Cornelia Wilhelm. The Independent Orders of B'nai B'rith and True Sisters: Pioneers of a New Jewish Identity, 1843-1914. Detroit: Wayne State University Press, 2011. 384 pp. $44.95 (cloth), ISBN 978-0-8143-3403-4.
Reviewed by Melissa Klapper (Rowan University)
Published on H-Judaic (March, 2012)
Commissioned by Jason Kalman
Secular Synagogue? B'nai B'rith, True Sisters, and the Development of an American Jewish Civic Identity
Cornelia Wilhelm’s The Independent Orders of B’nai B’rith and True Sisters, originally published in German in 2007, makes a significant contribution to the fields of both American Jewish history and American immigration/ethnic history. Her meticulous study offers the first comprehensive account of B’nai B’rith that draws on extensive research in German-language archival materials, allowing for a fuller picture of the important communal organization than has previously been available. The inclusion of the True Sisters is also noteworthy because there is relatively little scholarly literature on the subject of this group, which enrolled thousands of women during the second half of the nineteenth century and first decades of the twentieth century but is much less well-known than its brother organization, B’nai B’rith. Wilhelm does a real service in not only tracing the history of two groups central to American Jewish history but also attempting to place them in the larger context of American fraternal organizations and the development of civil religion.
The book is organized chronologically, offering exhaustive--and sometimes exhausting--detail about such topics as the founding of various districts and lodges, the development of secret rituals known only to members, the emergence of a divisive insurance system within B’nai B’rith, the often tense relationship between the men’s and women’s organizations, the response of “German Jews” to the influx of eastern European immigrants at the turn of the twentieth century, and the increasing external identification of B’nai B’rith as a major communal organization with the power to speak for American Jewry. The book’s structure as an organizational history sometimes obscures the individuals for whom B’nai B’rith and True Sisters became crucial venues for social and cultural life, but there is no doubt that Wilhelm’s approach to organizational history yields some important and fascinating insights into the nature of American Jewish identity formation. Given the fact that nineteenth-century American Jewish history has until recently been somewhat understudied, the book provides a welcome correction and a treasure trove of information.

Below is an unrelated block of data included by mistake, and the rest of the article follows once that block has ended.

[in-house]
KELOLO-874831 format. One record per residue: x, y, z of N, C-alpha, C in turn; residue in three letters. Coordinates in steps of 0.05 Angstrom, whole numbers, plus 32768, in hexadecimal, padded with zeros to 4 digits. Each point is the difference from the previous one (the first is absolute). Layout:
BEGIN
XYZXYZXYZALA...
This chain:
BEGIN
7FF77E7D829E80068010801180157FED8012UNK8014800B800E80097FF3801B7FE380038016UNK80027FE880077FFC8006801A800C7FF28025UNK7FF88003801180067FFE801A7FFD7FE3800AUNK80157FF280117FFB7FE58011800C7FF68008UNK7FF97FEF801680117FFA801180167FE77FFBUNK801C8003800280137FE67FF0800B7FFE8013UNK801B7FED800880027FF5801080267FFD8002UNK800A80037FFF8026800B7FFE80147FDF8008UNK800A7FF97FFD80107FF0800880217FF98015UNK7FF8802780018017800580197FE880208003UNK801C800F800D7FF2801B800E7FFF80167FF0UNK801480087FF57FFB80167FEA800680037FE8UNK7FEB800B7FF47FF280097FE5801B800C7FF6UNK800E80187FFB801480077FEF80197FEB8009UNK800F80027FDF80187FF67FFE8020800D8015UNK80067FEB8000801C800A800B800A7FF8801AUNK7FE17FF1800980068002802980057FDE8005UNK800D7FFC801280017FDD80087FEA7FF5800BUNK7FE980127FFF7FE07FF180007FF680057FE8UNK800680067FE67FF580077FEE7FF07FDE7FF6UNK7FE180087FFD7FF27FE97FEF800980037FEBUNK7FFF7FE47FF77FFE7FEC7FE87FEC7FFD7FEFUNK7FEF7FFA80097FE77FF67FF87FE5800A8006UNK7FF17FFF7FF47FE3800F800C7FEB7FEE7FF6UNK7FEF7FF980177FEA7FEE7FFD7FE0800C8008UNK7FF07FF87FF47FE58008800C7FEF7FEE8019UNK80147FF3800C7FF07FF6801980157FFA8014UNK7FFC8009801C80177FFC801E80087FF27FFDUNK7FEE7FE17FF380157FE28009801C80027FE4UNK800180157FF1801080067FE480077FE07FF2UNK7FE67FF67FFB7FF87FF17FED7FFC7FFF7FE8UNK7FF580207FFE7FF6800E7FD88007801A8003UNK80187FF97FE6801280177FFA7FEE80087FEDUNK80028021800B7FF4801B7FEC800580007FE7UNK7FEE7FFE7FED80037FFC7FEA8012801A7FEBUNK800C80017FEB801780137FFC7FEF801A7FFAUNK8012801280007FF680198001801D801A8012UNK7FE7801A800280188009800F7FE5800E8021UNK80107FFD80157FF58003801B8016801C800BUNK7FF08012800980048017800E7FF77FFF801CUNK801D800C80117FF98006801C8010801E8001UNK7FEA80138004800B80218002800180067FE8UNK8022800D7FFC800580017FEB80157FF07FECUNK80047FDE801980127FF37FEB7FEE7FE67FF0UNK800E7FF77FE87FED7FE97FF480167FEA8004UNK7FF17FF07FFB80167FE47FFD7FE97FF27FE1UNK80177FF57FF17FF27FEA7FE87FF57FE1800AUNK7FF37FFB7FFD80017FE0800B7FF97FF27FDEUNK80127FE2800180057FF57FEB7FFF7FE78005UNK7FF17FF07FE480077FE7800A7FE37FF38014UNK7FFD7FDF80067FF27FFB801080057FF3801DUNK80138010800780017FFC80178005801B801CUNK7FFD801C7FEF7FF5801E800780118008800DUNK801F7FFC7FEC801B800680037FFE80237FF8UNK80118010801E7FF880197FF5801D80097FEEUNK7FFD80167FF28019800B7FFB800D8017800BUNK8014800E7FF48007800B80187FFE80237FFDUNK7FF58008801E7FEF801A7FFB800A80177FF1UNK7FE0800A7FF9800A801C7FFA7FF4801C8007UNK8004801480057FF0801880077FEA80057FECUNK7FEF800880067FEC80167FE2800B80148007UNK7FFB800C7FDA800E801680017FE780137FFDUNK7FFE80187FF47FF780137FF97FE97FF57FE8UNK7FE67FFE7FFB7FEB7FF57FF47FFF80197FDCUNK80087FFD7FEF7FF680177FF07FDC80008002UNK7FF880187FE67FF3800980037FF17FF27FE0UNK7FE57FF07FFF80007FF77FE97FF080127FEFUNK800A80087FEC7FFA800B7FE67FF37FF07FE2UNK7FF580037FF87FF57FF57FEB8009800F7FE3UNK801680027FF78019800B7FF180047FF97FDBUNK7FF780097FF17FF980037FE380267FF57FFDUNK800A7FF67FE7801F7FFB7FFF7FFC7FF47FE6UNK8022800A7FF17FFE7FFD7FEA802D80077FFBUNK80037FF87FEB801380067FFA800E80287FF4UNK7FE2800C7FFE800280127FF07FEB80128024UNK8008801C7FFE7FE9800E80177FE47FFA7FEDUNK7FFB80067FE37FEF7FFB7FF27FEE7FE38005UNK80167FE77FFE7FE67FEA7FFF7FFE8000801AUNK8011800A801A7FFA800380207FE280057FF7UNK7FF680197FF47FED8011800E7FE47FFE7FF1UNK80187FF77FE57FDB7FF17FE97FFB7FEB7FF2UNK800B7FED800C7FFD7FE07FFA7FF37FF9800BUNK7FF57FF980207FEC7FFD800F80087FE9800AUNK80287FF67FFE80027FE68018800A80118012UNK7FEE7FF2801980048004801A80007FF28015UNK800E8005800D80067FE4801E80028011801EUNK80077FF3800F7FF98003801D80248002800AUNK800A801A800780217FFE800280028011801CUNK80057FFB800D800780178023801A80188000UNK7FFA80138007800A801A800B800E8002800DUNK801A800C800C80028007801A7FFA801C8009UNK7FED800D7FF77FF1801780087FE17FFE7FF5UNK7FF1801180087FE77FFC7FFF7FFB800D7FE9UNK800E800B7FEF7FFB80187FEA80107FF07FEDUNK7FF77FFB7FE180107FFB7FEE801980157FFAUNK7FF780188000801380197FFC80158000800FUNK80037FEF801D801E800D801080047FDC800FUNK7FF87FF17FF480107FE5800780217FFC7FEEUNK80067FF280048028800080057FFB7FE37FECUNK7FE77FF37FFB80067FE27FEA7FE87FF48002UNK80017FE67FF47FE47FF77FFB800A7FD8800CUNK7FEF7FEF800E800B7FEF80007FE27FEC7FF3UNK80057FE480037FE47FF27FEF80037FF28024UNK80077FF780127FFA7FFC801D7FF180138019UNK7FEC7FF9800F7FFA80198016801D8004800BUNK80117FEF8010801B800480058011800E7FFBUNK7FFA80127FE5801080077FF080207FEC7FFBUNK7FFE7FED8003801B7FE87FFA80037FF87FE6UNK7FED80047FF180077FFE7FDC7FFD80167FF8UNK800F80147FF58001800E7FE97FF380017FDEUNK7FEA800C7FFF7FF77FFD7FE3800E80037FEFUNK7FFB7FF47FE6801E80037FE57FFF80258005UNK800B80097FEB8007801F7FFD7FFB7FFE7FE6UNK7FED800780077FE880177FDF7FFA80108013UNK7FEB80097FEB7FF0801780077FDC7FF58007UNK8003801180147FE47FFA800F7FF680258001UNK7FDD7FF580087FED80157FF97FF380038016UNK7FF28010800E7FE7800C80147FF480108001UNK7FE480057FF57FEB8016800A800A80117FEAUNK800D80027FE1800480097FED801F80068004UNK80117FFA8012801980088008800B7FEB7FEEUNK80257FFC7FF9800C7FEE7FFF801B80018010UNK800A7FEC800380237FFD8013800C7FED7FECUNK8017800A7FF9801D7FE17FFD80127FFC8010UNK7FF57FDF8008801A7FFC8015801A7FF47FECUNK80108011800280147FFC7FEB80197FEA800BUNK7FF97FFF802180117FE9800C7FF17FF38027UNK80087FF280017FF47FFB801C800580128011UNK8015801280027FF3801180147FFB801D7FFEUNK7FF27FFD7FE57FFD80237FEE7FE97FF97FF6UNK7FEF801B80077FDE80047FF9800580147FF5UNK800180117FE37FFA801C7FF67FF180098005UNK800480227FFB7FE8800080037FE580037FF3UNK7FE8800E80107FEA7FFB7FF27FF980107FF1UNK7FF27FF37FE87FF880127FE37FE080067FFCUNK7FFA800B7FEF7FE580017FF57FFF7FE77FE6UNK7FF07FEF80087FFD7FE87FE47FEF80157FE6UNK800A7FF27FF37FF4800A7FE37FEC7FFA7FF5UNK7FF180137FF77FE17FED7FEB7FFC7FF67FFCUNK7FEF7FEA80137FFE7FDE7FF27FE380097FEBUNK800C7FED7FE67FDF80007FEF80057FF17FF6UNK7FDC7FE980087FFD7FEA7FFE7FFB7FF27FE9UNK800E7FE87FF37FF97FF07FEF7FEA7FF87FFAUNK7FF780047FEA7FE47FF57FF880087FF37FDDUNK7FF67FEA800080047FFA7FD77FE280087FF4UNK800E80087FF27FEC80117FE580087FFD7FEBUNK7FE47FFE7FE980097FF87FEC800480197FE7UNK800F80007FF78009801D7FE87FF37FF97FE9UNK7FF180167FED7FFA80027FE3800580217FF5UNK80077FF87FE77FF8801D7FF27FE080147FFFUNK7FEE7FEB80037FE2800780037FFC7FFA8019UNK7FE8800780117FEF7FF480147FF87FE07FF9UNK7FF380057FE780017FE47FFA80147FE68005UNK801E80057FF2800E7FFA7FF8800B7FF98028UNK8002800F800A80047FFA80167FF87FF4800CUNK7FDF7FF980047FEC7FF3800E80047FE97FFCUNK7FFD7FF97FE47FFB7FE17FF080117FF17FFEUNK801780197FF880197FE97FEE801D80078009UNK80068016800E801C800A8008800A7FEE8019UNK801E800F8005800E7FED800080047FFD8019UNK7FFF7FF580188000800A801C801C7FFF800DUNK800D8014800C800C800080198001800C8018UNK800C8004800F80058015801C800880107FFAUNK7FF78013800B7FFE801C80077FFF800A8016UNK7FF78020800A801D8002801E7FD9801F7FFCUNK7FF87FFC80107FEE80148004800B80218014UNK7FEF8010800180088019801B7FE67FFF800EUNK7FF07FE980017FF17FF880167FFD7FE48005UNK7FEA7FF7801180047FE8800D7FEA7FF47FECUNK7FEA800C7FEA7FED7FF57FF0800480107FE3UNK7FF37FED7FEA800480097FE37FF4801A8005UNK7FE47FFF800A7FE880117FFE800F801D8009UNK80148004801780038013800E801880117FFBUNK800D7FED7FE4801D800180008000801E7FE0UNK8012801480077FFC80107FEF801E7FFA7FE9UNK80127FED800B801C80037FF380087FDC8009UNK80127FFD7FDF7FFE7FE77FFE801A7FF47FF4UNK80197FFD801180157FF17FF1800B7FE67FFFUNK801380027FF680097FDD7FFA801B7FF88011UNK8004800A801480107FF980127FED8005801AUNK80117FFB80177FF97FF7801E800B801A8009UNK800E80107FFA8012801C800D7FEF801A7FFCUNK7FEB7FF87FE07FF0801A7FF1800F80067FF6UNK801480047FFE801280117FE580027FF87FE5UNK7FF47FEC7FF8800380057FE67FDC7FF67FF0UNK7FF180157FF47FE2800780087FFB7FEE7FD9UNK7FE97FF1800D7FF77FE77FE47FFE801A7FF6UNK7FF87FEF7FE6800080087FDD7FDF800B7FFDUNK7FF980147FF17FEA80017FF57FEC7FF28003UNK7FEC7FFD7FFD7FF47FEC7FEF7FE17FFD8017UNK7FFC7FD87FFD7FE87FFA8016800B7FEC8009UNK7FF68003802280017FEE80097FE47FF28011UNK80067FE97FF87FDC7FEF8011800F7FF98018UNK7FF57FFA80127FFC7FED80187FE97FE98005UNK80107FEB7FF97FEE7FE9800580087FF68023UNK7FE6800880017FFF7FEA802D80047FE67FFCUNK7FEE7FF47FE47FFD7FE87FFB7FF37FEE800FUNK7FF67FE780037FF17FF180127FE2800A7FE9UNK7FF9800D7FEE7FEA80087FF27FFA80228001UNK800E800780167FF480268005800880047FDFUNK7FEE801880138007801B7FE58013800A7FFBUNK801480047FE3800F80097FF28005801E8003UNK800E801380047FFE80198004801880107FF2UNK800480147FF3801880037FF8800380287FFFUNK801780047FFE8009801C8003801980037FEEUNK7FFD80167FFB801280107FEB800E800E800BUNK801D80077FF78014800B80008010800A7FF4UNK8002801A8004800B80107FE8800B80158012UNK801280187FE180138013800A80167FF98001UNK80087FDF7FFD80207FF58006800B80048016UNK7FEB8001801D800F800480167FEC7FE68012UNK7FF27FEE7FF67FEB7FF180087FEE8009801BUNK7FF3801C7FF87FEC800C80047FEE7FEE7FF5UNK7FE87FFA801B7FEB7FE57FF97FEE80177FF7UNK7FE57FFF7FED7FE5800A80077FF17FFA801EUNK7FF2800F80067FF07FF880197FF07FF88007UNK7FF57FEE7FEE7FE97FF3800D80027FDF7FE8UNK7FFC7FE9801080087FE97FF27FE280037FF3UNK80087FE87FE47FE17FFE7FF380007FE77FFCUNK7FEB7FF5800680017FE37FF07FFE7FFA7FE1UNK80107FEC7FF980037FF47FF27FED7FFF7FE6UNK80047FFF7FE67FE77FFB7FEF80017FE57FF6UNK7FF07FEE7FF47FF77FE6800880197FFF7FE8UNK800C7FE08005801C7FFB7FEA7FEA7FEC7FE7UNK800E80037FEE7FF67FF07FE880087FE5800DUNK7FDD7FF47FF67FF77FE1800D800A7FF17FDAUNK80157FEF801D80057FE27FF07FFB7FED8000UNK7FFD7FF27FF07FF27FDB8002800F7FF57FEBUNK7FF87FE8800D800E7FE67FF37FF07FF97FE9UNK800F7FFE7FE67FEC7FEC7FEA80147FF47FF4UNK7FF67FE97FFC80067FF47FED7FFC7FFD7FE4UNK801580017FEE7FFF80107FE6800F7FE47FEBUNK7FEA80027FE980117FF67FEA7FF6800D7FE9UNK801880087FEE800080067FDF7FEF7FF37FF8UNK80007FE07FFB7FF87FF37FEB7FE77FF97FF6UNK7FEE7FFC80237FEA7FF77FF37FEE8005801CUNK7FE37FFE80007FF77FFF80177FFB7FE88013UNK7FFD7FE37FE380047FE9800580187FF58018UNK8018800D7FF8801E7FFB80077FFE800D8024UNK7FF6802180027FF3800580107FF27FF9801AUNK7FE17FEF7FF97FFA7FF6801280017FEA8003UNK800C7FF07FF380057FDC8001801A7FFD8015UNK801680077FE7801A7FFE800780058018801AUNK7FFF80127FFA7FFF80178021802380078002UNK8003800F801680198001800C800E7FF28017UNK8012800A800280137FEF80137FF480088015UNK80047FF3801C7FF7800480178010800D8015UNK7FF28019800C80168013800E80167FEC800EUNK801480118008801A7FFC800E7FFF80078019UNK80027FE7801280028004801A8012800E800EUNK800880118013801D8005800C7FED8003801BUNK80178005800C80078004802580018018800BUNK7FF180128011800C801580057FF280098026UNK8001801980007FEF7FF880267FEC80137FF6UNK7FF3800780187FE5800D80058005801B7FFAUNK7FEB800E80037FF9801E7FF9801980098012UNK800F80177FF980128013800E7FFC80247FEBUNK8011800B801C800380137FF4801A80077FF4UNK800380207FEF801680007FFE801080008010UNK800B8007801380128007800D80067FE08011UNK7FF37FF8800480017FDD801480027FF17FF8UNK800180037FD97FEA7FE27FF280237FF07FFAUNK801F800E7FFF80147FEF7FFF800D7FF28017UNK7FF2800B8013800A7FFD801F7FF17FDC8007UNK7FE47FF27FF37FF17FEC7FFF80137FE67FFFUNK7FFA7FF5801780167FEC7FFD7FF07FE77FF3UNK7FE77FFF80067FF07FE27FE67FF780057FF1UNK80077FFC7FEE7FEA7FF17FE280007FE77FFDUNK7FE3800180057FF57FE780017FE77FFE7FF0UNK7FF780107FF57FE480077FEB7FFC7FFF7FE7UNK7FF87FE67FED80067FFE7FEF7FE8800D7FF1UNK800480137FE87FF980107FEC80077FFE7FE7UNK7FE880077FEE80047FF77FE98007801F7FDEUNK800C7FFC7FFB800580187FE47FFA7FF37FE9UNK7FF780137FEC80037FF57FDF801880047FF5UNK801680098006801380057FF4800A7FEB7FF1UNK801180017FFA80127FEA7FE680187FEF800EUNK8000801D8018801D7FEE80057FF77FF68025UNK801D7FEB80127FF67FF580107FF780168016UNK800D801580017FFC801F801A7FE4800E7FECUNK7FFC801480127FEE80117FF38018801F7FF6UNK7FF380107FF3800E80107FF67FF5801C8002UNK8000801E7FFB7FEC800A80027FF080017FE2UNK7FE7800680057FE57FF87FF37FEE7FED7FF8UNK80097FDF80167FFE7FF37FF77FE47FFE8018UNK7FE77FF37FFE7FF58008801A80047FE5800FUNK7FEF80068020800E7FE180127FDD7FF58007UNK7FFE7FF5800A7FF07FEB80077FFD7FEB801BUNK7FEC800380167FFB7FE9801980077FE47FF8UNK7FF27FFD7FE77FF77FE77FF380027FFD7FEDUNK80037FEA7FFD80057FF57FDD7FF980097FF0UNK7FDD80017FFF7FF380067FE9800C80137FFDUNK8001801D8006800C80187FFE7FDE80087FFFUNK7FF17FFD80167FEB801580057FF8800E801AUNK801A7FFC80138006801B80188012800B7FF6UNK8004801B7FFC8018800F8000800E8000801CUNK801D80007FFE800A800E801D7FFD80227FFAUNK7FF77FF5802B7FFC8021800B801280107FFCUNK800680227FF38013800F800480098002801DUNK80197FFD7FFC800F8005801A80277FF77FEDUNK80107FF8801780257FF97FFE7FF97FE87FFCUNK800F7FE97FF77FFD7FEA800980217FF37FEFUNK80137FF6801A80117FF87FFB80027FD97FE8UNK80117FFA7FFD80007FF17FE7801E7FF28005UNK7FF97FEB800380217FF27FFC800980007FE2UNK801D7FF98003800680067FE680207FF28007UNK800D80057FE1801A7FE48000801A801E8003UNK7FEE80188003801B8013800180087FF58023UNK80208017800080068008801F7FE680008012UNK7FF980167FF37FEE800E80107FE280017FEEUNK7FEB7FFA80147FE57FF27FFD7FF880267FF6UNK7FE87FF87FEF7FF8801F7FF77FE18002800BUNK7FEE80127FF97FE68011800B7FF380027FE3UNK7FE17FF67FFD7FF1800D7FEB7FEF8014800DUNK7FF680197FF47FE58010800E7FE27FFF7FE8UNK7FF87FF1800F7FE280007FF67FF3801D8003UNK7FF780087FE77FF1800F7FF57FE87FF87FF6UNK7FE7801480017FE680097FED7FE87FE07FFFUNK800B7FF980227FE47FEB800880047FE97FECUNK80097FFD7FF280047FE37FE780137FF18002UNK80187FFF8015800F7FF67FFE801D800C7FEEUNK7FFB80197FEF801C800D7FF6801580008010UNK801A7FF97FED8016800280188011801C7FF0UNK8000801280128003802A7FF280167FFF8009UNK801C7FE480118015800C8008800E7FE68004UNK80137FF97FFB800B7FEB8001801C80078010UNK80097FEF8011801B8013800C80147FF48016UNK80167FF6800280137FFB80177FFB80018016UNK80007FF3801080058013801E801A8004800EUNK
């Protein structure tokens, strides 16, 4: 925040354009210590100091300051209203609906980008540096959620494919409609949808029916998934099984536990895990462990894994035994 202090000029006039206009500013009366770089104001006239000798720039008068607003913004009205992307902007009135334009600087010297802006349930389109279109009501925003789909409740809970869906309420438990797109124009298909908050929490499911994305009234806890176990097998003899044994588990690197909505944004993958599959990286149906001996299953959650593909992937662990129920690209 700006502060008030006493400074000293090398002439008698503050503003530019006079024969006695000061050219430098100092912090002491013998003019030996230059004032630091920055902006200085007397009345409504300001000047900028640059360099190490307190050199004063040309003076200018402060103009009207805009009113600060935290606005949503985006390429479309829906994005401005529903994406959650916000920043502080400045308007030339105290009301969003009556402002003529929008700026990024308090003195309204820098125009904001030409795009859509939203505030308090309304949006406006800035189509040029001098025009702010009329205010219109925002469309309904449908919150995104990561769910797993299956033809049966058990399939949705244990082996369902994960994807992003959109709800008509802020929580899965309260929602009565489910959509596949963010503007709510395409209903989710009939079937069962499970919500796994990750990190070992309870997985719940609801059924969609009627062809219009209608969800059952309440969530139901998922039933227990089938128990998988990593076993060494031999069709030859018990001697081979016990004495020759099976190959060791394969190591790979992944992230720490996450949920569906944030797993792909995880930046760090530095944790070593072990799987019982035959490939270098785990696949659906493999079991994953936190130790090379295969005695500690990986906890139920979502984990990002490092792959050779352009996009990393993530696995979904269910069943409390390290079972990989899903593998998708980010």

On the first page of the introduction, Wilhelm claims that B’nai B’rith was “based on the construction of explicitly Jewish civil virtues--emphasizing reason, education, character, morality, and humanity as elements of a modern Jewish identity--coupled with the notion of social universality” (p. 1). This argument is both a strength and a weakness throughout the book. On the one hand, Wilhelm provides ample evidence that the leaders of B’nai B’rith consciously set out to participate in what they perceived as one of the great assets of American life, the ongoing development of civic virtue as something detached from particular religious expression. On the other hand, Wilhelm argues so strenuously for the importance of Reform Judaism and German identity to B’nai B’rith that she undercuts her own thesis to some degree. And although she clearly traces the major changes over time that affected the organization as a whole, she does not really take up the issue of how later members, often several generations removed from outright German identity by the early twentieth century, adapted the priorities of the founders. This question is a common one for historians analyzing the histories of ethnic organizations and could have been dealt with more directly here.